I say, just give the homes to them…Clear the titles and start fresh!

    An effective way forward is debt forgiveness! Austerity cannot work as that will result in decreased demand in goods and services and spending will devalue the dollar even more. With the money freed up by the debt forgiveness bill H01193, everyone in Massachusetts can have a FREE home. Hey, why not?

    David Snieckus
    99 Crescent Street
    Newton, MA 02466

    David Snieckus of Auburndale, a village of Newton, MA, introduced his Jubilee Act, H01193 through Representative Kay Khan on November 10, 2011 at the State House hearing by the Joint Committee on Financial Services

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  7. Thanks again Ellen for a clear explanation.
    Since Americans are erroneously wedded to the idea that capitalism is the same as democracy, wouldn’t it be beneficial to also resurrect the Glass-Steagall Act (introduced several years ago by Cantwell/McCain)?
    I think it would encourage responsible adults to return to Wall Street and once again promote progress and lawful innovation.

  8. Would it not help to repeal the Commodity Futures Modernization Act?

    The system is far more broken, but maybe this is all we can communicate to president and to congress. Here is what I am sending to president and congress:

  9. It’s such a hard decision for anyone to make the amounts are staggering. I still think that getting a handle on debt has to be the priority even if that means difficult and heavy handed cut backs.

  10. A sensible taxing system and a sensible government needs no cutbacks. We have neither. Cut backs won’t fix the problem. It will make it worse, because it means even fewer people working.

  11. The way I see it, the committee realized that whatever it decided would likely be mooted by priority and perhaps even paradigm shifts. I’m happy it gives me a better opportunity to petition for issues of US Notes to reduce the deficit. For my first proposal, see:–A-Co-by-Clifford-Johnson-111027-384.html and–Defi-by-Clifford-Johnson-111108-66.html.

    I’m now planning a second limited US Note issue proposal, to also snag FED misinformation, and better round out the arena of simple and “safe” issues, stretching the mind to comprehend more. I’m almost ready to table it — I’m curious if any readers can see what I see in two items.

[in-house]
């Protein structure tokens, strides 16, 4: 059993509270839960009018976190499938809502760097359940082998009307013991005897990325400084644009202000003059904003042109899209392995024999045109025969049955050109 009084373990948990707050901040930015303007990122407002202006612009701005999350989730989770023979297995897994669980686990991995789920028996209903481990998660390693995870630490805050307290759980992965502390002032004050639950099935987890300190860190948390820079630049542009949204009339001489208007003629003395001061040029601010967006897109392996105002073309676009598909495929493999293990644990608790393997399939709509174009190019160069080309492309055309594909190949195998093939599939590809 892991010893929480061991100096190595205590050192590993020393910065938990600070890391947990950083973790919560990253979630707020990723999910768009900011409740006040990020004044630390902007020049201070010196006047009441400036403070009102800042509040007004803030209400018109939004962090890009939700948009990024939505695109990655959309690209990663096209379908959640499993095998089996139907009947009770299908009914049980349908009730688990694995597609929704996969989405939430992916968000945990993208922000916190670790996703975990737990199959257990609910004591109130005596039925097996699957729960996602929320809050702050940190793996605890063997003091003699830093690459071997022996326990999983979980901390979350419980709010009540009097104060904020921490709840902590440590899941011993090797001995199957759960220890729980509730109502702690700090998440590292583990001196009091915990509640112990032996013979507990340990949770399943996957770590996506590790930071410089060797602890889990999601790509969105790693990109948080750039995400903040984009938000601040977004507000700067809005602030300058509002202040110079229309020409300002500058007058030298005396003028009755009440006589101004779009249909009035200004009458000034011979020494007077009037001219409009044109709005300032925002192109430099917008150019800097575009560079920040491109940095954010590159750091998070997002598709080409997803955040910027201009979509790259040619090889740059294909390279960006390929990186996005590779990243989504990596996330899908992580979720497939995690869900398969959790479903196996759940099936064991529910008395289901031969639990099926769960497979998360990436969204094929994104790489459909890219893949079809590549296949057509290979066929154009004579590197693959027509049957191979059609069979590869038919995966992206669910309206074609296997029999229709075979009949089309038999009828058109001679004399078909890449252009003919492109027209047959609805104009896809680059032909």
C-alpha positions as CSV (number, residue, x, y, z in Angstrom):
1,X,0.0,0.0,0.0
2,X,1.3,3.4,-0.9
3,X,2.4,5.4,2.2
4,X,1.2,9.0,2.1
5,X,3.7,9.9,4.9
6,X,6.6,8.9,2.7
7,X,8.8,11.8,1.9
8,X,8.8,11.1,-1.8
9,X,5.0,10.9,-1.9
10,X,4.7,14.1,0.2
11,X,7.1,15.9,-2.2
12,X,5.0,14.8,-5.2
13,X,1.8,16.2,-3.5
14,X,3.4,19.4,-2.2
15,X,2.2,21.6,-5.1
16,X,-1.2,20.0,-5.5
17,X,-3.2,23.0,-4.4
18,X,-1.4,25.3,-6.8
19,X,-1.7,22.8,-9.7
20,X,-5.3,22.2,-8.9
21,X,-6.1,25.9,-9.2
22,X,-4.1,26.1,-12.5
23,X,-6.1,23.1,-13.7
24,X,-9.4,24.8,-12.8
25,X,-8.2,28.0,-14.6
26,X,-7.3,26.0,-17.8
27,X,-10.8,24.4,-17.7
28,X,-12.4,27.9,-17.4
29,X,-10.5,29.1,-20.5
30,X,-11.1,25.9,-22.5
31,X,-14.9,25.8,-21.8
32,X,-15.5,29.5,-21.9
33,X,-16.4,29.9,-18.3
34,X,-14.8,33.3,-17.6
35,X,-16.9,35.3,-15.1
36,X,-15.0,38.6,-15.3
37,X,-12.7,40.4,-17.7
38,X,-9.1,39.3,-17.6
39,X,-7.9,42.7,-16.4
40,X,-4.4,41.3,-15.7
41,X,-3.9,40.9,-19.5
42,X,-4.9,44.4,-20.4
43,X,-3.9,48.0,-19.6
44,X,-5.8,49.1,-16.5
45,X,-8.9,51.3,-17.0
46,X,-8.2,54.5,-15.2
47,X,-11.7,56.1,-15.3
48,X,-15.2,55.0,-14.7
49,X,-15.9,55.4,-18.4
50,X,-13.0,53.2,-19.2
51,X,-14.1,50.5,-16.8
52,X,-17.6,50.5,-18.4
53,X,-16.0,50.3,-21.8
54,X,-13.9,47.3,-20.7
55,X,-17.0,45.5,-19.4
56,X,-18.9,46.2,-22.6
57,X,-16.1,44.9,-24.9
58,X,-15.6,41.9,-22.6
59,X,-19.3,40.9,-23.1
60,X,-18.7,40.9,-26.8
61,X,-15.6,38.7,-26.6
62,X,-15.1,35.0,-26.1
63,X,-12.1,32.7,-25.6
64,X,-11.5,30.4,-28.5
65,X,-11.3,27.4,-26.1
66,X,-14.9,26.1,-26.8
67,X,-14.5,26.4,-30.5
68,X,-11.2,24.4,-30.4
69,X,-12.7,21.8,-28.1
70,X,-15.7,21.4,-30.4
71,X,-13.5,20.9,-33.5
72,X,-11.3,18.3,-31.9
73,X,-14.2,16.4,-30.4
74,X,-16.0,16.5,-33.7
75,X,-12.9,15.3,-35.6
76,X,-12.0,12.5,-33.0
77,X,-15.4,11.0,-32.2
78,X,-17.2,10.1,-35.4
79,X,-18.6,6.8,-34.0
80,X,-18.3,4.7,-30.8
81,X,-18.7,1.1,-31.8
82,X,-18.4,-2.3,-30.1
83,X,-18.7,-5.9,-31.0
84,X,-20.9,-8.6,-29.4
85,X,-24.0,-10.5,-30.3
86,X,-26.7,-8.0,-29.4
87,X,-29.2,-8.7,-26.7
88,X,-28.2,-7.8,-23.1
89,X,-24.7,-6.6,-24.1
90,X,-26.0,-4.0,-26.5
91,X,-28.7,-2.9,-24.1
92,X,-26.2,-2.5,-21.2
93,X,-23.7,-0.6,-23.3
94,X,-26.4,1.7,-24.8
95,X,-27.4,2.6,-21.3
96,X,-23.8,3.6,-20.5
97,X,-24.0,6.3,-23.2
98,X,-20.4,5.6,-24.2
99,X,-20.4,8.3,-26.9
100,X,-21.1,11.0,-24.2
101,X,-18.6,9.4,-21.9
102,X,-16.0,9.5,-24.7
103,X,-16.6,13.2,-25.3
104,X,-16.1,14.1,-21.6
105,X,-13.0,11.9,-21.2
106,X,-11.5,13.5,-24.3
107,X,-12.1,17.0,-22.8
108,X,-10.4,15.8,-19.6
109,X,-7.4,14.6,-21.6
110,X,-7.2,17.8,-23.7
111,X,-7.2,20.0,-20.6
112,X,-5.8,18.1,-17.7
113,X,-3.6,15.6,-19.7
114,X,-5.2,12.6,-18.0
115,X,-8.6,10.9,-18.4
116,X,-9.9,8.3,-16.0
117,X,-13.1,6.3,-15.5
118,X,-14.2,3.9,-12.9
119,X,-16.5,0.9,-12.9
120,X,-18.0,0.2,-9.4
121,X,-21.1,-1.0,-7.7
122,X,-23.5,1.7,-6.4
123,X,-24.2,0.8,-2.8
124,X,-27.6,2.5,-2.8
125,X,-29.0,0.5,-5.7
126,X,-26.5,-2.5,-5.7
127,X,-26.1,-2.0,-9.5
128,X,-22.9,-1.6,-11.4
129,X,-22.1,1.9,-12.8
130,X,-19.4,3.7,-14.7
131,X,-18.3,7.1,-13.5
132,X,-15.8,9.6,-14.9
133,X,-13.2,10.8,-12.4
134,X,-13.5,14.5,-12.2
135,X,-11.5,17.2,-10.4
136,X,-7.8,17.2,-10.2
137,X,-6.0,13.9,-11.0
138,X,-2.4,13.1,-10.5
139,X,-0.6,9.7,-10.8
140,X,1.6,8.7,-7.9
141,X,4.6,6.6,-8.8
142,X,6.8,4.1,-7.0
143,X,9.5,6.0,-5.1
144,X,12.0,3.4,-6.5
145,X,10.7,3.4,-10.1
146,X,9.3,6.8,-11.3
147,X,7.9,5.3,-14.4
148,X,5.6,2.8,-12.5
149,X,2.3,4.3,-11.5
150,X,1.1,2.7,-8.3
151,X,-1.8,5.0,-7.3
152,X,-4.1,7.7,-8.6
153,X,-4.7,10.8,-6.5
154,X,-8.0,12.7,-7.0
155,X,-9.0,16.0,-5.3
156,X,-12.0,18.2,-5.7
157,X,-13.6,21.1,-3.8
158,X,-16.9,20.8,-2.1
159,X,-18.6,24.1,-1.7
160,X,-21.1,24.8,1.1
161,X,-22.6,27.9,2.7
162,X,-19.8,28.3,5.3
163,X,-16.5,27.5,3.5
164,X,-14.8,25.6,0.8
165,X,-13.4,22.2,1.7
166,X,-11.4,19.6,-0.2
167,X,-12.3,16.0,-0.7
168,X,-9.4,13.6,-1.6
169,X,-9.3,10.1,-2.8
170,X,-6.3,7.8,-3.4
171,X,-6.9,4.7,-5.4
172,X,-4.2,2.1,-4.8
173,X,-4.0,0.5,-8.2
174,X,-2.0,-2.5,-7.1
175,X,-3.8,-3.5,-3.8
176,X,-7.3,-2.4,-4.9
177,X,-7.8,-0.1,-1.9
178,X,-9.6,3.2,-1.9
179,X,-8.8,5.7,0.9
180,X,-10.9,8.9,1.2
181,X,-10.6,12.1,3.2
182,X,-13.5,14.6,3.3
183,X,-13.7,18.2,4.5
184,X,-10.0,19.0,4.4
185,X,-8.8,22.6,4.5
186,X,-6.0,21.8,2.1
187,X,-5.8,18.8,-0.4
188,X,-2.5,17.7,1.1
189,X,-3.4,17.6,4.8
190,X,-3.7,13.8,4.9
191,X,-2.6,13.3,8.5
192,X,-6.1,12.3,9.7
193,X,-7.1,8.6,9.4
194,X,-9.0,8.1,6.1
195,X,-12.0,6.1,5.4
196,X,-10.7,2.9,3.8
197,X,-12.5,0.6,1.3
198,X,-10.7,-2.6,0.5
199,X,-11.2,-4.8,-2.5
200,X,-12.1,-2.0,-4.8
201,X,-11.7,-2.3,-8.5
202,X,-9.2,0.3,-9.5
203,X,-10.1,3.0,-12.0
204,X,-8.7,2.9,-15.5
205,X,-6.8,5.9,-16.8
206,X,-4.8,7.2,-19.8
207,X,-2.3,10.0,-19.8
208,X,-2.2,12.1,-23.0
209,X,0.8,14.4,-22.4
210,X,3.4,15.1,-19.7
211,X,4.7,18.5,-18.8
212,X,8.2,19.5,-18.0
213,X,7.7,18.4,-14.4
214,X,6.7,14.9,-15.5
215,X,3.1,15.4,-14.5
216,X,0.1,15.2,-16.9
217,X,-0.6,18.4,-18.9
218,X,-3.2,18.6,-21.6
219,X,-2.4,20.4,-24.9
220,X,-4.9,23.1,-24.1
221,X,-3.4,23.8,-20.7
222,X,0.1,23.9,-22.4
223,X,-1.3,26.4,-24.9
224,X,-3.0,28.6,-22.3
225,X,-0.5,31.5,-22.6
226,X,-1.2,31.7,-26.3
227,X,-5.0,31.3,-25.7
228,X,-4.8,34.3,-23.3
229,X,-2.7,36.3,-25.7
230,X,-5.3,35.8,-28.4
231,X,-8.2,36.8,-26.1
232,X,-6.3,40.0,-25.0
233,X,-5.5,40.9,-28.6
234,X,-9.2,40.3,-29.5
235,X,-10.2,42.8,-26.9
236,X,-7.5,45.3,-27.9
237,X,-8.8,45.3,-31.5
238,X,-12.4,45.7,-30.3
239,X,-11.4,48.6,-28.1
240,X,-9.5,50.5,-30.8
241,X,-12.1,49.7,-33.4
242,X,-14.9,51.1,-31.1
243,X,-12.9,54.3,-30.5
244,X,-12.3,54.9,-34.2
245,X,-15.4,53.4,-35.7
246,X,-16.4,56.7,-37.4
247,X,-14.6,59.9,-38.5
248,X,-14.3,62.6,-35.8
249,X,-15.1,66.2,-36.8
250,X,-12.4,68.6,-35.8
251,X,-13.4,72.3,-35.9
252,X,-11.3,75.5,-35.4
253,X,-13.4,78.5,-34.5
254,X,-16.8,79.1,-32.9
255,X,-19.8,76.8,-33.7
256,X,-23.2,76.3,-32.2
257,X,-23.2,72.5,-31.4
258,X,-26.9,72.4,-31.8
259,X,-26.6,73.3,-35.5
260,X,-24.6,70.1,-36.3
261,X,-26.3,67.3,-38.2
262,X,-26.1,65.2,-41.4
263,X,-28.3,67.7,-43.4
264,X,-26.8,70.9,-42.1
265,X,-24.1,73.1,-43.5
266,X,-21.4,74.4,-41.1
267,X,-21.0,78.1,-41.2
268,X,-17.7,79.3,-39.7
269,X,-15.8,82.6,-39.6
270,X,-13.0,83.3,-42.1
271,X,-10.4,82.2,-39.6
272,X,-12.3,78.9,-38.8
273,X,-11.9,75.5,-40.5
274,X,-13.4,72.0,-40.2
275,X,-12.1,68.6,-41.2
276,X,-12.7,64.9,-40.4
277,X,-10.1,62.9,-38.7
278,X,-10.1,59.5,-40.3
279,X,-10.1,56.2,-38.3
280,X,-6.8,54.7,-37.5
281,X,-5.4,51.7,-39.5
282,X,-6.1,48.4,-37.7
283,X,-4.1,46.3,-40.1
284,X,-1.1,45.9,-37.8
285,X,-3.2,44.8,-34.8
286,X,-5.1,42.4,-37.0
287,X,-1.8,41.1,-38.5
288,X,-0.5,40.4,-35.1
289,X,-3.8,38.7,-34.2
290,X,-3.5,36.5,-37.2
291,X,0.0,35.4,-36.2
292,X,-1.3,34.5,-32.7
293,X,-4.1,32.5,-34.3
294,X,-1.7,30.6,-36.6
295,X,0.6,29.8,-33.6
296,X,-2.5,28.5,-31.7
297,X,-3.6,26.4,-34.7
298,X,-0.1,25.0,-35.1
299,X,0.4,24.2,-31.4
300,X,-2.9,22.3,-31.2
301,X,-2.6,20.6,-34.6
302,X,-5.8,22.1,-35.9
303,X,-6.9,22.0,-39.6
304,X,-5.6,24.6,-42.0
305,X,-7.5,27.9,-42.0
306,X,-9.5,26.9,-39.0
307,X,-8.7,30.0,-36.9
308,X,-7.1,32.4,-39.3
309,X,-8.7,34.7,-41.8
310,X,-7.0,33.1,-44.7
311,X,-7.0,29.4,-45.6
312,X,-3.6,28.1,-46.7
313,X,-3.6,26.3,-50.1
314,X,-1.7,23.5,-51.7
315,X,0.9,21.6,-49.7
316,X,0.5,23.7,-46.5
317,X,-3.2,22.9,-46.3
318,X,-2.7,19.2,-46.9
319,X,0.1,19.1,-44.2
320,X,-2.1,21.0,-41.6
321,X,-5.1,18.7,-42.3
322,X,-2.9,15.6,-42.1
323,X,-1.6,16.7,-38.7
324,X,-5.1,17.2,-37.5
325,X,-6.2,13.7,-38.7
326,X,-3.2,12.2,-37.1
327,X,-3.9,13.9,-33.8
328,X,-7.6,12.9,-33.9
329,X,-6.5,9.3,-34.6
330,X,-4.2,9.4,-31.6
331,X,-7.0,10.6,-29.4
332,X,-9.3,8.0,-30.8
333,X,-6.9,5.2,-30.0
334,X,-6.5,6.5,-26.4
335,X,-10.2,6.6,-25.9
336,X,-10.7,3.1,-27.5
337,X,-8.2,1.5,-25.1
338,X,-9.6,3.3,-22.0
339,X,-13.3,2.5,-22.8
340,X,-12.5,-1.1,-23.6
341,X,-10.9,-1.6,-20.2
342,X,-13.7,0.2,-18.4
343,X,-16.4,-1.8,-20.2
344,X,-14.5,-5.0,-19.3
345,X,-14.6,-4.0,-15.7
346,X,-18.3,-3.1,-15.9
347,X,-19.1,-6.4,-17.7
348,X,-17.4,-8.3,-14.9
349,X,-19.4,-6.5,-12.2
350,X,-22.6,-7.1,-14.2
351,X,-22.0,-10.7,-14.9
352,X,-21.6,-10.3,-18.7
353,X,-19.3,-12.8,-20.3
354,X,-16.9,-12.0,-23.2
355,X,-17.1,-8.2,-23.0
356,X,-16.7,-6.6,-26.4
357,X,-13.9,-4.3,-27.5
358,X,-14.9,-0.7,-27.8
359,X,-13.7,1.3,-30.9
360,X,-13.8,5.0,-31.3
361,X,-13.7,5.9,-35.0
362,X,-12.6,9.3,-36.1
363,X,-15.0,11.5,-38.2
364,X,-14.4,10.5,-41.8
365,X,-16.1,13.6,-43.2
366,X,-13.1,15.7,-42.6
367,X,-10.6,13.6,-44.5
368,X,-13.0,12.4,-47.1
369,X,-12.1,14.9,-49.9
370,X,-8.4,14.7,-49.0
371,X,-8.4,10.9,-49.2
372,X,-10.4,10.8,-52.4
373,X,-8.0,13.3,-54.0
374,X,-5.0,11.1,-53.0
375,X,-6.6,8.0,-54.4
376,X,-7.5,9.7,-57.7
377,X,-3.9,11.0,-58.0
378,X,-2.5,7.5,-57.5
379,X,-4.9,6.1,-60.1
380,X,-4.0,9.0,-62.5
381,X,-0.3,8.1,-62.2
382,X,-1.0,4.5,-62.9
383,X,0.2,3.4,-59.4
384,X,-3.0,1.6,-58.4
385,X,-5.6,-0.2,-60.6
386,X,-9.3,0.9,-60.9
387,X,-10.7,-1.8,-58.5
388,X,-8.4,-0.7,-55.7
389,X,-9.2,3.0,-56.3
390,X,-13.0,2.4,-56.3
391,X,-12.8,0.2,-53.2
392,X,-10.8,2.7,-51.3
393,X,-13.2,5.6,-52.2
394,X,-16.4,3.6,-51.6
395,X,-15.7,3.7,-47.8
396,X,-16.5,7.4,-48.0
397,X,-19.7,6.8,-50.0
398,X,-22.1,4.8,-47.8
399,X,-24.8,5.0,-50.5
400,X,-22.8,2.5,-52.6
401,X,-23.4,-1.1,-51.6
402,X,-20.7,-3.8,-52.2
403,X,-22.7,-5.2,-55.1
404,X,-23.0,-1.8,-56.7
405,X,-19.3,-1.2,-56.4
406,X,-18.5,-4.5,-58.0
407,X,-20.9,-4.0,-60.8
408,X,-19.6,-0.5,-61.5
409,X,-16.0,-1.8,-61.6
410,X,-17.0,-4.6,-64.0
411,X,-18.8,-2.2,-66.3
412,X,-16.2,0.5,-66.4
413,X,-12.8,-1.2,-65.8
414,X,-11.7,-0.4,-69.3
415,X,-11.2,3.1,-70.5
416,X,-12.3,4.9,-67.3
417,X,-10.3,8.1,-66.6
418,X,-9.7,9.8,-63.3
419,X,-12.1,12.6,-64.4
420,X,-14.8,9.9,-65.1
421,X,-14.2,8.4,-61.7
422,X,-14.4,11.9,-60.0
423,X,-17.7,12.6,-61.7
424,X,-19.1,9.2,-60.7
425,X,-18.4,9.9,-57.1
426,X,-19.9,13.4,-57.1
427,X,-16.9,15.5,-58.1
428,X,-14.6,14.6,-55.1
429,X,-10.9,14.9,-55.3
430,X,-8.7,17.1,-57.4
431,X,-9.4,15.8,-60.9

(1) This FED FAQ turns a blind eye to rolled over Treasuries, right?

    “Aren’t the Federal Reserve’s purchases of Treasury securities effectively financing a large part of the federal deficit?

    No. The Treasury issues new securities to finance the federal deficit, and a range of domestic and global investors have continued to be the primary source of funding in this market. Most of the Federal Reserve’s purchases have been of “old” Treasury securities that were issued by the Treasury some time ago. Moreover, the Federal Reserve’s purchases of Treasury securities have been quite small relative to the overall buying and selling activity in the Treasury market. For example, on average, daily purchases of Treasury securities by the Federal Reserve since November 2010 have amounted to only a small fraction of the total daily trading volume in the Treasury market.”

    (2) Doesn’t this GAO report on replacing all $1 bills with coins suppress the $1-per-replaced-note US-apex-issuer benefit, which utterly swamps the benefits actually reported? If so, the FED and Treasury are complicit (see letters in Appendix). The issue seems glossed over in footnote 2 on page 27. Why can’t the Treasury utilize the $1 paid to the Mint ASAP (if only to drawn down FED treasuries, which count as debt)?

    Click to access d11281.pdf

    I understand it’s all a numbers game — but is the Government and FED playing by the rules they made up? Or does it make up another exception whenever the rules don’t fit the private banks’ wishes?

  12. […] Ellen Brown  Web of Debt  […]